Get your passports stamped at the tourist information centre. This is an excellent souvenir as they stick a visa tax stamp and then an official ink stamp over the top, €5.
San Marino uses the euro. It is one of several European countries that uses this common currency. All euro banknotes and coins are legal tender within all the countries.
Countries that have the euro as their official currency:
One euro is divided into 100 cents.
The official symbol for the euro is €, and its ISO code is EUR. There is no official symbol for the cent.
- Banknotes: Euro banknotes have the same design in all the countries.
- Normal coins: All eurozone countries have coins issued with a distinctive national design on one side, and a standard common design on the other side. Coins can be used in any eurozone country, regardless of the design used (e.g. a one-euro coin from Finland can be used in Portugal).
- Commemorative two euro coins: These differ from normal two euro coins only in their "national" side and circulate freely as legal tender. Each country may produce a certain amount of them as part of their normal coin production and sometimes "Europe-wide" two euro coins are produced to commemorate special events (e.g. the anniversary of important treaties).
- Other commemorative coins: Commemorative coins of other amounts (e.g. ten euros or more) are much rarer, and have entirely special designs and often contain non-negligible amounts of gold, silver or platinum. While they are technically legal tender at face value, their material or collector value is usually much higher and, as such, you will most likely not find them in actual circulation.
- A lot of the souvenir shops sell weapons, from swords to B-B guns.
- Like other states which have the Euro as their currency, San Marino has its own patterns on the back of the Euro coins. You can try to obtain these coins by simply going around buying things and collecting the coins that way, but a quicker solution is to buy the set in a souvenir shop. Unfortunately, these sets seem to lack the €1 and €2 coins.
Prices for items such as disposable cameras and batteries are cheaper in San Marino than they are in Italy. This is partly because in San Marino you don't have to pay the 20% IVA (VAT) that you have to pay in Italy.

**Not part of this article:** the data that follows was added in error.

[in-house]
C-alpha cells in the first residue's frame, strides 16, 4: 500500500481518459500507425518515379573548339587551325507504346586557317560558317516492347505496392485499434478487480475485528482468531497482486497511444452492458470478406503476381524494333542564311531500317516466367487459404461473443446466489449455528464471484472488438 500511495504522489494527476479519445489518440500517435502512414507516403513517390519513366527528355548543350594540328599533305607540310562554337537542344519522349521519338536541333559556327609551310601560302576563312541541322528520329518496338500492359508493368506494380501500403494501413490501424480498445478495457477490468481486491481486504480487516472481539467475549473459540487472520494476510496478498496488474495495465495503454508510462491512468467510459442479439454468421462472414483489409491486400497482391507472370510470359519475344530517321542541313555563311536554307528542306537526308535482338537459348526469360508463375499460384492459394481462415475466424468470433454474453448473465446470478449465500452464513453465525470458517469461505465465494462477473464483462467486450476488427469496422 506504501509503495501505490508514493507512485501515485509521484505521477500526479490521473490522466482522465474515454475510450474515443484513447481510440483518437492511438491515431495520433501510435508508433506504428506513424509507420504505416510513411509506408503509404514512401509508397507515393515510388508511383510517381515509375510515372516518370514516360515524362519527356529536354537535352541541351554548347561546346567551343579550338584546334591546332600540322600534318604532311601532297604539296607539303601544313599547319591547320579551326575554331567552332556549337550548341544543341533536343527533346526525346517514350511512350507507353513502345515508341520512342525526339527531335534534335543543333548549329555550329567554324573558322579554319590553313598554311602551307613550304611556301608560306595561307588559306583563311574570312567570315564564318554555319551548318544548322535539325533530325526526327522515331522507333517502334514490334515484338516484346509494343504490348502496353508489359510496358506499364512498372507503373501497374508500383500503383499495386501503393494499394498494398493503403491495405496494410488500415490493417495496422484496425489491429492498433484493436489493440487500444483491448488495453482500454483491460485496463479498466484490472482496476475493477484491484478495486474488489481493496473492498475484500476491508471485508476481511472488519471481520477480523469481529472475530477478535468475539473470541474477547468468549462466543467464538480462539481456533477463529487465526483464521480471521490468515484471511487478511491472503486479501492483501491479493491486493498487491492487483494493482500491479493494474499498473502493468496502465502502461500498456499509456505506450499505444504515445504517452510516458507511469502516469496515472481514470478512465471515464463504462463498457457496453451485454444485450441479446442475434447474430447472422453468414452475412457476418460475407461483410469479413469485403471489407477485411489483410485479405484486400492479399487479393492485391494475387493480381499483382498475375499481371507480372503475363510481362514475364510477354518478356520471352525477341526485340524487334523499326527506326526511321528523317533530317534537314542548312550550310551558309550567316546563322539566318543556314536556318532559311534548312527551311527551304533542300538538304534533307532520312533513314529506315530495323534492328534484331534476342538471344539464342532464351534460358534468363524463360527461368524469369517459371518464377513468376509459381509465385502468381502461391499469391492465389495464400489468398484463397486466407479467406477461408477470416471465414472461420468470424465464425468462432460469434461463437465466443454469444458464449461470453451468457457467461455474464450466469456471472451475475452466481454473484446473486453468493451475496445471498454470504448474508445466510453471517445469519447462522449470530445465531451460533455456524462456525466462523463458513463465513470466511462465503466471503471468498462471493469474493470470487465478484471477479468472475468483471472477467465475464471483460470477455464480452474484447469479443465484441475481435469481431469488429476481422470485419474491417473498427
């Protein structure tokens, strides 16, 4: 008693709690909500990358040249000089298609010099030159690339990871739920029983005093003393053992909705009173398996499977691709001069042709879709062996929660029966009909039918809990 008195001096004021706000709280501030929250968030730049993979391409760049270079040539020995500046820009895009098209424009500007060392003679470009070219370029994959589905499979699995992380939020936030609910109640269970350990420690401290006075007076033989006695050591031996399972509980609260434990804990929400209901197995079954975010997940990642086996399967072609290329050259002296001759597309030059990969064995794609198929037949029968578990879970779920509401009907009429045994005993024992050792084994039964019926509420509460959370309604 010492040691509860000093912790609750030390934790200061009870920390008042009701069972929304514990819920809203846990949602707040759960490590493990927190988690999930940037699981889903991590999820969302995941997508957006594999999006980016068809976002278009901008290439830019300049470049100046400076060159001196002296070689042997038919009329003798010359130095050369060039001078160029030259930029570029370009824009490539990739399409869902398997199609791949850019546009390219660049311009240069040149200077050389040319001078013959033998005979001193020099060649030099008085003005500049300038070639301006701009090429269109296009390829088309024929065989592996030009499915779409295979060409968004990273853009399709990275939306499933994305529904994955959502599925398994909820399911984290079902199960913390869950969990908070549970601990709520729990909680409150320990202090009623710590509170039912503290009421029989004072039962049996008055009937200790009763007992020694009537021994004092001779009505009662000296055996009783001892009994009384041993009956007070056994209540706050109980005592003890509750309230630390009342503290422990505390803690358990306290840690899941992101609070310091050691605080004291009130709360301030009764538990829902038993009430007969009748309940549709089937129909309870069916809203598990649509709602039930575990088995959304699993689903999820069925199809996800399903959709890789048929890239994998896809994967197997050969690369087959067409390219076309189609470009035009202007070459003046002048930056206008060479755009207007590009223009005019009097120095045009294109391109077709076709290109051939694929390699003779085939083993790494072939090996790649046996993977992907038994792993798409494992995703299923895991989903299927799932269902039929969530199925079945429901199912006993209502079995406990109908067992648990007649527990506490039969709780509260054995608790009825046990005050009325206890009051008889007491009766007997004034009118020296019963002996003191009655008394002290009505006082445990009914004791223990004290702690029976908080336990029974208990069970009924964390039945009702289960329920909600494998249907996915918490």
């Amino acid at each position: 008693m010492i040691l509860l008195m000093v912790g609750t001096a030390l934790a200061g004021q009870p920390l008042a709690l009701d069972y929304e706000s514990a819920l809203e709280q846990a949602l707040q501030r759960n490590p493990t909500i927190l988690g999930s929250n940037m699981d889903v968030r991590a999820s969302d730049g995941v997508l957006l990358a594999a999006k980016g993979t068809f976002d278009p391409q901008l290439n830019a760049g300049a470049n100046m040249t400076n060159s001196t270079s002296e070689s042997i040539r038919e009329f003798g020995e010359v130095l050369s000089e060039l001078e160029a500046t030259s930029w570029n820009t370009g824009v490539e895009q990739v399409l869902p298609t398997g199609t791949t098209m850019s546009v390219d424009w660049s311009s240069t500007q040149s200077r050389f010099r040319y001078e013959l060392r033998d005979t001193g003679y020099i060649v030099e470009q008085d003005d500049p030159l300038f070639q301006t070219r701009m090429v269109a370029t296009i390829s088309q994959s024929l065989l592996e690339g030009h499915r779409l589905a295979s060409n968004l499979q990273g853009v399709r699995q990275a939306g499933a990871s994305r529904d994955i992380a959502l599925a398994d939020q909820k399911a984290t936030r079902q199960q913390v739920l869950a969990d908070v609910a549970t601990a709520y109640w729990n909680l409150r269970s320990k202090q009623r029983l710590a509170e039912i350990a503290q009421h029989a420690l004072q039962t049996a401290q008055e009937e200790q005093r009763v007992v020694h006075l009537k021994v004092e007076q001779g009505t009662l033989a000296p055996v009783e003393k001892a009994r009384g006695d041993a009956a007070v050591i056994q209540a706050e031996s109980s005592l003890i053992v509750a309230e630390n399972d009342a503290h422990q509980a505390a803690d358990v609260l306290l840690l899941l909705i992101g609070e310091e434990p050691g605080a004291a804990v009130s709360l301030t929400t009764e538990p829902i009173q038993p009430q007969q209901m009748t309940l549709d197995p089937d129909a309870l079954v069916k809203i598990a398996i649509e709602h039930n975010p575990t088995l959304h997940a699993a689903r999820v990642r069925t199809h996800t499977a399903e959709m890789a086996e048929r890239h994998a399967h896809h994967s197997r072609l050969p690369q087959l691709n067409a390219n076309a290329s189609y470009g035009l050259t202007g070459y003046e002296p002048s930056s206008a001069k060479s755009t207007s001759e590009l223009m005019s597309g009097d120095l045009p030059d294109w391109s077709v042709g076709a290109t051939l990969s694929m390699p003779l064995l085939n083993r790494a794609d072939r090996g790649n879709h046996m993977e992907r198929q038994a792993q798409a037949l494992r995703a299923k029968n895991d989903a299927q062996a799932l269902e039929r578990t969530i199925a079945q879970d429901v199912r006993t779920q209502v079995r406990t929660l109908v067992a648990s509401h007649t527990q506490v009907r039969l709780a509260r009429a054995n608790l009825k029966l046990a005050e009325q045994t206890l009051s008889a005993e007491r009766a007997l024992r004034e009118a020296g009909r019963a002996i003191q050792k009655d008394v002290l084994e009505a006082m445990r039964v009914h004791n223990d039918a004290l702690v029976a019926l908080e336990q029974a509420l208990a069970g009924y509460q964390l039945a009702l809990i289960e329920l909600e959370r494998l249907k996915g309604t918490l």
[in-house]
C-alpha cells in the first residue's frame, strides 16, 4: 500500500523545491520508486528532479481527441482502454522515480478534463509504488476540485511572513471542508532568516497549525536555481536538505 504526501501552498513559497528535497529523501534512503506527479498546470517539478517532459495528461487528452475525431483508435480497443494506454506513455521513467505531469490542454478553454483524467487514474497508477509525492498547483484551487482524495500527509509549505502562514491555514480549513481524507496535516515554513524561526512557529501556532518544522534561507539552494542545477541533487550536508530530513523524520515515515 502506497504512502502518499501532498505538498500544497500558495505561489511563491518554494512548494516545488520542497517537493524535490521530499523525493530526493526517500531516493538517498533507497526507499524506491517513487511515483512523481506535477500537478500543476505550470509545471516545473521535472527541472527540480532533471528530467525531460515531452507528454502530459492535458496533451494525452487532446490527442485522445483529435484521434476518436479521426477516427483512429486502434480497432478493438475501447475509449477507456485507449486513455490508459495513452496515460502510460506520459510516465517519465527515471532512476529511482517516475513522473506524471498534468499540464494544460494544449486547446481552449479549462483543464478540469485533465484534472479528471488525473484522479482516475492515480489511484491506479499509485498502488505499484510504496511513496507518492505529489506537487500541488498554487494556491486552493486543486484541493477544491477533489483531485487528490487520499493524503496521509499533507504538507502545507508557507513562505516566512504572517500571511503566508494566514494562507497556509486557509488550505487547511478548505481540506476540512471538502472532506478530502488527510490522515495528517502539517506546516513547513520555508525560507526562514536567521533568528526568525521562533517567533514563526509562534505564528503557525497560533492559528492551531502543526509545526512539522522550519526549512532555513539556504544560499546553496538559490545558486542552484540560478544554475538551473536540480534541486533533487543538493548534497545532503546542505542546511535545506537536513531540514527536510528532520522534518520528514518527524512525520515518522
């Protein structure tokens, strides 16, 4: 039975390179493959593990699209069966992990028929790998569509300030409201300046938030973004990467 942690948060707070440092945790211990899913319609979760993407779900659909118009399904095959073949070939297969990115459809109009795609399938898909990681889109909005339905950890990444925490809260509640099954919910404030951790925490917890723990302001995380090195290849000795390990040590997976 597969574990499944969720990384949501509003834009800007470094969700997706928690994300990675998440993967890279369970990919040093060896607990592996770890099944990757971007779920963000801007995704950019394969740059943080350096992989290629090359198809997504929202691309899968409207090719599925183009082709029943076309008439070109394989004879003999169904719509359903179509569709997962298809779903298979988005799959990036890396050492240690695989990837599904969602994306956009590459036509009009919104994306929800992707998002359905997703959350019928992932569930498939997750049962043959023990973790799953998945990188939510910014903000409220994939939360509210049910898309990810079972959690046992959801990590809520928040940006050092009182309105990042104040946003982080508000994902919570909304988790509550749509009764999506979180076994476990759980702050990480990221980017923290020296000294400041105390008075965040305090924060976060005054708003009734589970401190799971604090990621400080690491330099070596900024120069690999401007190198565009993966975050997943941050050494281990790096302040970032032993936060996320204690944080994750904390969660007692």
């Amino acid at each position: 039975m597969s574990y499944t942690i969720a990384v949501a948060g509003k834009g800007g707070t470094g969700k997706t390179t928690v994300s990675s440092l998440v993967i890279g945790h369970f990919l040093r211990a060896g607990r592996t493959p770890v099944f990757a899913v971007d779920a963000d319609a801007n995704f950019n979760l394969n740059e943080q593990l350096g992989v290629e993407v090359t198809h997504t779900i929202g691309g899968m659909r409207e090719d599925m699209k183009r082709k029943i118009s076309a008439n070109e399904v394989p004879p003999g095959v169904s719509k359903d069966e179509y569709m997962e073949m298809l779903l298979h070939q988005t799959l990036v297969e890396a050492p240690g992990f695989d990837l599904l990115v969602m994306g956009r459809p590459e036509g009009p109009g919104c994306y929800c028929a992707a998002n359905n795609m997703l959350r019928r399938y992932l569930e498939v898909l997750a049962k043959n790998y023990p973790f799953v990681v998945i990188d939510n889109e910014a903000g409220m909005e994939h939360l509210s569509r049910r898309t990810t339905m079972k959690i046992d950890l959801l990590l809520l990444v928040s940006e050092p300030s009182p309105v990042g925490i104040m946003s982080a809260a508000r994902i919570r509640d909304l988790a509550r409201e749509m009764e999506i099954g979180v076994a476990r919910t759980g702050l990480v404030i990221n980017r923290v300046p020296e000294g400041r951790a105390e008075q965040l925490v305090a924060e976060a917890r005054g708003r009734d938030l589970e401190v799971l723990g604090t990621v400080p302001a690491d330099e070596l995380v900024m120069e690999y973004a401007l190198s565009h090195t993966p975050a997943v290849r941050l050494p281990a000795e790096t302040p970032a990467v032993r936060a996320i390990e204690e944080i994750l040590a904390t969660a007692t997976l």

Obviously Italian dishes, like lasagne, spaghetti alla bolognese, gelato (Italian ice-cream), and whatever you eat in Italy.
Supermarkets in San Marino are few and far-between, although the following can help in this area:
- Conad, Azzurro Shopping Center, V M Moretti 23, Serravalle.
- Sma Supermercati. Via del Passetto 113, Fiorentino
- Ristorante Terrazza Titano. Contrada del Collegio 31
- La Fratta, Via Salita alla Rocca, 14 (Next to the parking lot n.6).
- The local beer is very tasty.
- Spirits are also very commonly found, especially Limoncello, a lemon liquor.
- Try the locally produced wine.
- The coffee, like in its Italian neighbour, is superb.
Although San Marino has a few hotels, the seaside resort of Rimini has a lot more and is probably a cheaper option.
- Grand Hotel San Marino, The Grand Hotel San Marino rises on the peak of Monte Titano, close to the Rocche and the Old Town Center.
- Hotel Titano. Located right in the centre of the town. The rooms are small but comfortably furnished and it is connected to a very nice restaurant. The downside is that unless you are an early riser, the nearby church bells will ring every 15 minutes to remind you of the time starting from early in the morning.
- The Akademio Internacia de la Sciencoj San Marino (AIS) (International Academy of Sciences San Marino). Science institute that uses the Esperanto language.
San Marino is a safe country. Like in any other place that attracts many tourists, you should watch out for pickpockets.
This is a very healthy place. If you become ill, procedures are the same as the European Union, although serious conditions will likely see you transferred to Rimini.
San Marino is a very proud country and it should be viewed in this respect. Be respectful when having photos taken with the guards, a smile will do, hand gestures/funny faces are not received well.
It would be considered very offensive to call them "Italians" - not that they don't like Italians, but they are just extremely proud of their independence.
- Holy See (The) (Vatican Apostolic Nunciature in San Marino), P.le Domus Plebis, ☎ +378 0549 992448.
- Italy, Avenue A. Onofri 117, ☎ +378 0549 991271.
- Portugal, Battisti St, nº 3.
- Romania, Via Valle di Marco 4, phone: +378 0549 995400, Fax: +378 0549 995 576 email: firstname.lastname@example.org Honorary Consulate General of Romania in San Marino